Hours after Afzal’s body reached home, his wife gave birth to a baby girl. “Life plays games with us and we can’t help but accept His will,” said Mohiddin. Three years later, Afzal’s wife remarried and left forever with her daughter. “She was our only hope after Malik left. But we could not stop her from marrying again as she was young,” said Mohiddin.

After Malik’s death, his wife was offered a job by the government. “They also gave us a compensation of Rs 1 lakh. But can money bring back our son?” Mohiddin asks. —

Jawahar Nagar

Abdul Majid Shah, 40, was killed in the winter of 1996, some weeks before Jaleel Andrabi was killed in a similar manner. It was snowing, his friends and family say, when Majid was picked up from his rented residence at Jawahar Nagar. “Days later, his body was found miles away from his home in Pampore, Farooq Ahmed Shah,” Majid’s younger brother says.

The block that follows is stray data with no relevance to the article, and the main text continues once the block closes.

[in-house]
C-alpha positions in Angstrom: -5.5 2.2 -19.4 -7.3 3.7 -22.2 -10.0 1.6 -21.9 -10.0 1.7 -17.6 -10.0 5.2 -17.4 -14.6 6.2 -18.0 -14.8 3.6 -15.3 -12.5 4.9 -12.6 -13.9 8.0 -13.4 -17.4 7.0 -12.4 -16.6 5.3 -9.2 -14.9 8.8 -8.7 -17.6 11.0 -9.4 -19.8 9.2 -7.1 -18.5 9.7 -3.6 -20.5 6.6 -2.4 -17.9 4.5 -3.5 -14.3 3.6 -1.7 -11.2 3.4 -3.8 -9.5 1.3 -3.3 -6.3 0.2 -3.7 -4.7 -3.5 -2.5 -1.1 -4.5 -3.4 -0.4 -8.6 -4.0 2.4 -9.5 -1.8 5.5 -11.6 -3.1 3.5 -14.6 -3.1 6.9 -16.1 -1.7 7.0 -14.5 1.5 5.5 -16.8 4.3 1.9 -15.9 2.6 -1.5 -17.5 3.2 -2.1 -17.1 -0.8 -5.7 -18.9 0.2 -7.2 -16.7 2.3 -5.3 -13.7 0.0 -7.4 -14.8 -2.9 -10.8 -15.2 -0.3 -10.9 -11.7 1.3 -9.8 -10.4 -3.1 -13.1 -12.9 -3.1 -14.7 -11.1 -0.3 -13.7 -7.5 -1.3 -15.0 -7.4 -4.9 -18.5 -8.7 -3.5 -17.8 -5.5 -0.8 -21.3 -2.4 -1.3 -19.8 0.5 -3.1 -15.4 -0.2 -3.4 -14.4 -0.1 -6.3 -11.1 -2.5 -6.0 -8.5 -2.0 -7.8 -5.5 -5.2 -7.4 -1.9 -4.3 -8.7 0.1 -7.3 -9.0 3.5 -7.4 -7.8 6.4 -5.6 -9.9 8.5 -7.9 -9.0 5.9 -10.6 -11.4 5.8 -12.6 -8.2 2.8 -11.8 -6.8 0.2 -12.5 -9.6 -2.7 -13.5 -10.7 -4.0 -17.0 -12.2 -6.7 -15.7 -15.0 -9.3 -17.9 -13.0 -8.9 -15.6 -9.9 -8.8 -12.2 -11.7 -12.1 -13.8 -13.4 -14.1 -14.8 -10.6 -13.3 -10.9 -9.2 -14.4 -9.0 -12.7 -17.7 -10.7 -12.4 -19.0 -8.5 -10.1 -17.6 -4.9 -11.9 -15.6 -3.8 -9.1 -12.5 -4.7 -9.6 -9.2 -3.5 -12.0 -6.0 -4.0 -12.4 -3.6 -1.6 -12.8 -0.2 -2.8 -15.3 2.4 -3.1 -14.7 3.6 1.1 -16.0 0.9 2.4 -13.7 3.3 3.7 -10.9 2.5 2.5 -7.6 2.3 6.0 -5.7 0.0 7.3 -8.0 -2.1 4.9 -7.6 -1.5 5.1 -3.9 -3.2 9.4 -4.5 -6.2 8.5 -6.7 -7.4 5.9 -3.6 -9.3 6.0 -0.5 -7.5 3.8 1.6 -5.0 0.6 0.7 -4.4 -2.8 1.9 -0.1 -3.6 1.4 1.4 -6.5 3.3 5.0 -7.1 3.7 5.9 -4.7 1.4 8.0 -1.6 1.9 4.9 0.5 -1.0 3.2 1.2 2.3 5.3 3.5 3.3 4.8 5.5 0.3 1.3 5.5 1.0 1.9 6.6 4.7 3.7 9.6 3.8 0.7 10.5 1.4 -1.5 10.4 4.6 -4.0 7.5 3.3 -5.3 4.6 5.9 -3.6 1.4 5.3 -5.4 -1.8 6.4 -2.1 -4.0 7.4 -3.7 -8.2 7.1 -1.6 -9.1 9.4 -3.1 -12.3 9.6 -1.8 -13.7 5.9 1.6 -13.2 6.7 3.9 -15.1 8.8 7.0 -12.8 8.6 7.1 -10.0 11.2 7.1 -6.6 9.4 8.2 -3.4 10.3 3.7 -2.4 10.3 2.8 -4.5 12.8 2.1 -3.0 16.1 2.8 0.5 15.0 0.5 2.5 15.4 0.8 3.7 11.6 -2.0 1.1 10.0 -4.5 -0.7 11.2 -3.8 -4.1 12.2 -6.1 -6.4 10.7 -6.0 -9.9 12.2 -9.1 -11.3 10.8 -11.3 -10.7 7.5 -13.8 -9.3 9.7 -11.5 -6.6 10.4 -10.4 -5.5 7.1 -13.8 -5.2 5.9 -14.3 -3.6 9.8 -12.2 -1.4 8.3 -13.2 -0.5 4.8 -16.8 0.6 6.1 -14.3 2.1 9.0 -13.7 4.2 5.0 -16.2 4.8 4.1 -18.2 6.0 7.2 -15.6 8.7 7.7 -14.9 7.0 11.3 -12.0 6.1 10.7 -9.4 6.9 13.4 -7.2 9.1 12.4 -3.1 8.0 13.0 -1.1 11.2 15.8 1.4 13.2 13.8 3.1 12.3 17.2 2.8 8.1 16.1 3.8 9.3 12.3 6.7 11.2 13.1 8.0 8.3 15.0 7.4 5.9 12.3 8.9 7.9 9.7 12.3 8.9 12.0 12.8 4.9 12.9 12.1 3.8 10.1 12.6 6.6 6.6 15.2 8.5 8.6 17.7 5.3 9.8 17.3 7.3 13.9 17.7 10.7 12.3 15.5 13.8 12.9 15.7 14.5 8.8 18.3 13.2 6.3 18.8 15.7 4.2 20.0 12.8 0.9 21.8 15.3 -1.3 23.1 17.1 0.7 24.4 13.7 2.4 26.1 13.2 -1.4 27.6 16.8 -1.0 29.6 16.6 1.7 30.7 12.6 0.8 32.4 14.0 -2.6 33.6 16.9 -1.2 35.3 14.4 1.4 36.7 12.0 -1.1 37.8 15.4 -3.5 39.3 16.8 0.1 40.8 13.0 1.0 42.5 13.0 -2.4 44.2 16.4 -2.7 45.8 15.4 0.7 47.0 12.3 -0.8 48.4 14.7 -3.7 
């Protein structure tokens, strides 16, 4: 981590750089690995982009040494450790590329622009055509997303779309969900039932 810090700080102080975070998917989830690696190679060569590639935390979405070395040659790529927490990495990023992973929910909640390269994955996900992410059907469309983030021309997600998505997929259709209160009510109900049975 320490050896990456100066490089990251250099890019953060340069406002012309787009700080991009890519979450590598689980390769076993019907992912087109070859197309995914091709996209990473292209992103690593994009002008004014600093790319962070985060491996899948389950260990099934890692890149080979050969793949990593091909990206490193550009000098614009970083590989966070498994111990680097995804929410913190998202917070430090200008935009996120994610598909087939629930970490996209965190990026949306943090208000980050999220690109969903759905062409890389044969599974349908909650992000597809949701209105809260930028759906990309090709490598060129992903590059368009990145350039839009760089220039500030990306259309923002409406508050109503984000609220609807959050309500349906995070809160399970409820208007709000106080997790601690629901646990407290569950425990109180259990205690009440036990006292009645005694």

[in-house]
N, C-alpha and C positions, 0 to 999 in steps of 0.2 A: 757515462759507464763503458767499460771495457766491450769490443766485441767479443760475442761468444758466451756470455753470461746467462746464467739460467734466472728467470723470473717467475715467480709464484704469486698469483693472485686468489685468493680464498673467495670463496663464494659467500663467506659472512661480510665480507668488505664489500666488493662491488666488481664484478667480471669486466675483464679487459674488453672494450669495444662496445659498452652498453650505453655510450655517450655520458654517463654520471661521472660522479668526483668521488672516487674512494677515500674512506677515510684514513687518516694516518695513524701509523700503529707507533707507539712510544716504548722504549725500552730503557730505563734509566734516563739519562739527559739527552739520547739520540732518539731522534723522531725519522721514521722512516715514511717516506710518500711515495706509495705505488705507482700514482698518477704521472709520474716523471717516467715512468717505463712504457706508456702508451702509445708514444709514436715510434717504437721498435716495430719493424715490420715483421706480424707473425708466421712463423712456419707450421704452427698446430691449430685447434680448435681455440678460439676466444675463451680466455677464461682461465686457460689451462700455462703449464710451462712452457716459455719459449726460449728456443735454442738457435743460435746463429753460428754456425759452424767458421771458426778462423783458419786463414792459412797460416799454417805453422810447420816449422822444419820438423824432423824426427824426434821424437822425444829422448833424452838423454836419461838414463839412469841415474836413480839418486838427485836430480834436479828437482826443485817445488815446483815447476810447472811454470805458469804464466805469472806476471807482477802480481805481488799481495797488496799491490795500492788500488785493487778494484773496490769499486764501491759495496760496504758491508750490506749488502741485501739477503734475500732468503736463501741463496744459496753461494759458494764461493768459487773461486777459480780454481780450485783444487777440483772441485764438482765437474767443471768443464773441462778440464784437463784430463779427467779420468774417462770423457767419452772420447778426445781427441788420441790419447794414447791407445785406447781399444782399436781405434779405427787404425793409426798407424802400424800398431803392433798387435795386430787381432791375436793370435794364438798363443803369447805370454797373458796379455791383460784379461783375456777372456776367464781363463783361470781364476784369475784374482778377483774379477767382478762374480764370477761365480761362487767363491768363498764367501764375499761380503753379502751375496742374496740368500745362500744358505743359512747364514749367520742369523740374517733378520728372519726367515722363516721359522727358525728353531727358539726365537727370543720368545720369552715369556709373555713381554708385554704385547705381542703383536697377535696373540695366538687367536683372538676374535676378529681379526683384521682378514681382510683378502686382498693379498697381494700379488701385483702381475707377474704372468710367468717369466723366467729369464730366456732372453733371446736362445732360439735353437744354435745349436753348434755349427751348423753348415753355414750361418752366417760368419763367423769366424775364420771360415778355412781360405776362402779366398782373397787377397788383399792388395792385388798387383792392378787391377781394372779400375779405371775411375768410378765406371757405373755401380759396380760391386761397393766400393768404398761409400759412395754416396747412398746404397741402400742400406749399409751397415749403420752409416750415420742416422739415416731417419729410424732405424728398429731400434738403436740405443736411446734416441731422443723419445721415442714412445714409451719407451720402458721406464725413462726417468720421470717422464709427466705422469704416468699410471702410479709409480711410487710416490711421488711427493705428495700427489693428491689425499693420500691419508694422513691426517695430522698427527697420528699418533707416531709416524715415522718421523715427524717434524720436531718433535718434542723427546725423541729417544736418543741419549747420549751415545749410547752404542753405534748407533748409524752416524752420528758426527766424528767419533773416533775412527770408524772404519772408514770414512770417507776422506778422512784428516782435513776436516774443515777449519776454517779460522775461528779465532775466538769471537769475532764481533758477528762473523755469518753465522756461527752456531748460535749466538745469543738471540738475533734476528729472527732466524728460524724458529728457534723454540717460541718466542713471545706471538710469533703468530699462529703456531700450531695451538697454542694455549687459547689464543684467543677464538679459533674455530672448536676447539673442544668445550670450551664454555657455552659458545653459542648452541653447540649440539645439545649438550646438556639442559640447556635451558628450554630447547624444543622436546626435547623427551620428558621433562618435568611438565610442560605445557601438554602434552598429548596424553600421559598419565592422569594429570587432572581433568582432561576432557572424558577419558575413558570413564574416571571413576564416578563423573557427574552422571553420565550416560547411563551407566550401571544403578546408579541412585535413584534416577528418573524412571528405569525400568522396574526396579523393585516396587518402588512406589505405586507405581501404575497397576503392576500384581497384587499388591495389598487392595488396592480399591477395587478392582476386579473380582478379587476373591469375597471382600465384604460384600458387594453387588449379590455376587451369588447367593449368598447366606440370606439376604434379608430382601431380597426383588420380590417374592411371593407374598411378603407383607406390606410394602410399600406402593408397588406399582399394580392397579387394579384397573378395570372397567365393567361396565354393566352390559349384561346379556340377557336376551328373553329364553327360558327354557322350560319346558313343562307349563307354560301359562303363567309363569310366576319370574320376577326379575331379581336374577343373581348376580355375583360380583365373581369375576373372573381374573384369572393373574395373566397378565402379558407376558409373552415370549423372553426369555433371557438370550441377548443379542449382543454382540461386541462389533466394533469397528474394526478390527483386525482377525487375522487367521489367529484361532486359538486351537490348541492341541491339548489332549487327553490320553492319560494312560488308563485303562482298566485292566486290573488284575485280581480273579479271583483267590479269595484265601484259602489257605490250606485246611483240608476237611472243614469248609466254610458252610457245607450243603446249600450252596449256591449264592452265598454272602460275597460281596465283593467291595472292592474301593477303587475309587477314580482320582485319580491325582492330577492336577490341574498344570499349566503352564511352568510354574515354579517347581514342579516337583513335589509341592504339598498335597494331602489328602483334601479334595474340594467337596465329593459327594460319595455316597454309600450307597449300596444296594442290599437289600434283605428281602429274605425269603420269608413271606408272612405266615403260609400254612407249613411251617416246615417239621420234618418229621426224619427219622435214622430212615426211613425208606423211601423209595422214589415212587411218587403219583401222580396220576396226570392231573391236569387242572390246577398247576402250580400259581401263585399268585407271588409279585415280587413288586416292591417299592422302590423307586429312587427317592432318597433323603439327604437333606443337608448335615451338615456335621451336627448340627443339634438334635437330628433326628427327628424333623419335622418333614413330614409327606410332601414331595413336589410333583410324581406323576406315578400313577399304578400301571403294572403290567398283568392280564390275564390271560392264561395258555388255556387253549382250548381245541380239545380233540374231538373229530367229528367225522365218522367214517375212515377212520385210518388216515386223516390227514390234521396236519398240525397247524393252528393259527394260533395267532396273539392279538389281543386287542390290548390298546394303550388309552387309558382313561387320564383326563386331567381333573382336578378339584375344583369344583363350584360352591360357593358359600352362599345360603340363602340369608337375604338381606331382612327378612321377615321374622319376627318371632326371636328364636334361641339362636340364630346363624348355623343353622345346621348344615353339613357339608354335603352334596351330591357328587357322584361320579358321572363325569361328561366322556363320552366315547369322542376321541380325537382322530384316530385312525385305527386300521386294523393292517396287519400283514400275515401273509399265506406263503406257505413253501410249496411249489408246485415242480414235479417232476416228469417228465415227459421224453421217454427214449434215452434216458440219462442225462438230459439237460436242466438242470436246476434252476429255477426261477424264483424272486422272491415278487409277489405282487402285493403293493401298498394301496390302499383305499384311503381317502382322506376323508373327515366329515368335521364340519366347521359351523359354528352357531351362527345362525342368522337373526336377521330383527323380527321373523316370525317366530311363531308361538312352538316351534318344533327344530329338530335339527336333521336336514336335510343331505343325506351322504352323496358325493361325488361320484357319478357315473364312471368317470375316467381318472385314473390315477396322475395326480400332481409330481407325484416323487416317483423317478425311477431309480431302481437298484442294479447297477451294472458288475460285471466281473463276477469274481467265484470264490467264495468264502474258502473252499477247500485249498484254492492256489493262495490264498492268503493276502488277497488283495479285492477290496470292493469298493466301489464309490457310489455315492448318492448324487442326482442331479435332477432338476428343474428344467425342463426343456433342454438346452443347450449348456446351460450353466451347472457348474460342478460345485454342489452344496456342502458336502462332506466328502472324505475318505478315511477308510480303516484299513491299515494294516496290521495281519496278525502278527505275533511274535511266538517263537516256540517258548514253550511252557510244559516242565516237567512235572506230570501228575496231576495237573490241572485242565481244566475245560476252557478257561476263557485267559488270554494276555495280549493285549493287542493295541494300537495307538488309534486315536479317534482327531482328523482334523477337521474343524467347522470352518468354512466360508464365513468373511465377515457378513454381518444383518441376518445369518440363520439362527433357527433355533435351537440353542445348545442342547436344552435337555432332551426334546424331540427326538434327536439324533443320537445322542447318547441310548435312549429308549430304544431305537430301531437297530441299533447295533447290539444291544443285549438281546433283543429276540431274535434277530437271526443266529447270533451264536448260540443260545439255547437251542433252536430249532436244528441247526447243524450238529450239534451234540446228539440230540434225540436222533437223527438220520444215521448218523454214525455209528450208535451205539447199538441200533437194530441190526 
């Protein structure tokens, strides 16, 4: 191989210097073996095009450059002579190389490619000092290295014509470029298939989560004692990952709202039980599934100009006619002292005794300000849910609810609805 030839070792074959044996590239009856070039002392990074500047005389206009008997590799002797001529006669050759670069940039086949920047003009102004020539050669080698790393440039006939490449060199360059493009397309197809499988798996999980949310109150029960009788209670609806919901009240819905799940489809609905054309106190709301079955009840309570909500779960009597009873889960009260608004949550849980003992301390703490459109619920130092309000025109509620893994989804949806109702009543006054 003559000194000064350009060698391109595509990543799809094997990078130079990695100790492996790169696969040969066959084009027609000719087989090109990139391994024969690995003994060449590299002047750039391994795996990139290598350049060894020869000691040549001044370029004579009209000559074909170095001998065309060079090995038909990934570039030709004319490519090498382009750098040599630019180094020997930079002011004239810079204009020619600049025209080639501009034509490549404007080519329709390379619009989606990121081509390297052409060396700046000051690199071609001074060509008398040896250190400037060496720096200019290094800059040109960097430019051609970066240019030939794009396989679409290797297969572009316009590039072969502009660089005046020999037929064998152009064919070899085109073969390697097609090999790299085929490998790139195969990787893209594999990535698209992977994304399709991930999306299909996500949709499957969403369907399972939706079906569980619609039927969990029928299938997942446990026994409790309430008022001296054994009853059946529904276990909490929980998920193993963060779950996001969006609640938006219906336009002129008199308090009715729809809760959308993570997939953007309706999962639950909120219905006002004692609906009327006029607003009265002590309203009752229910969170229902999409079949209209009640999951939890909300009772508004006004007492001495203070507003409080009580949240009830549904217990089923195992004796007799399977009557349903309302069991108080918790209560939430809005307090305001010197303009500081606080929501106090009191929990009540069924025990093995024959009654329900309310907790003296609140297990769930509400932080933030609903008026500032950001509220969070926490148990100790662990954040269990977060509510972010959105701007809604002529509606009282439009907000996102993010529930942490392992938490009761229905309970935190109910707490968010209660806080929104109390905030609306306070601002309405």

Majid’s mother kept staring at us for a long time when we visited her house. She does not move often and needs a support to walk, “What should I tell you? He was killed and that is all I know,” was the only response that she gave.

Majid’s body was found in river Jhelum. Since no one had come forward to claim it, the body was buried by the police in Pampore who had taken its pictures which helped the family in identifying him. Majid was later exhumed and handed over to his family.

“We had never imagined he will die like this,” says his friend, Mohammed Yousuf, “One of our friends, Ghulam Mohammed Bhat, used to tell Majid, ‘If you ever leave me alone, I will take you out from your grave’.”

And it was indeed Bhat who took Majid out of the grave in Pampore, Yousuf recalls. “Torture marks were visible all over his body. It later came out in media that he was tortured and hanged to death,” he says.

Majid, who was associated with a mainstream political party, was one of the victims of Major Avtar Singh. The family did not investigate or follow up Majid’s killings. “Though we had good contacts and connection with police but the time was the hardest. There was no way to raise our voice against our brother’s killings. So we did nothing more than mourning,” says Farooq.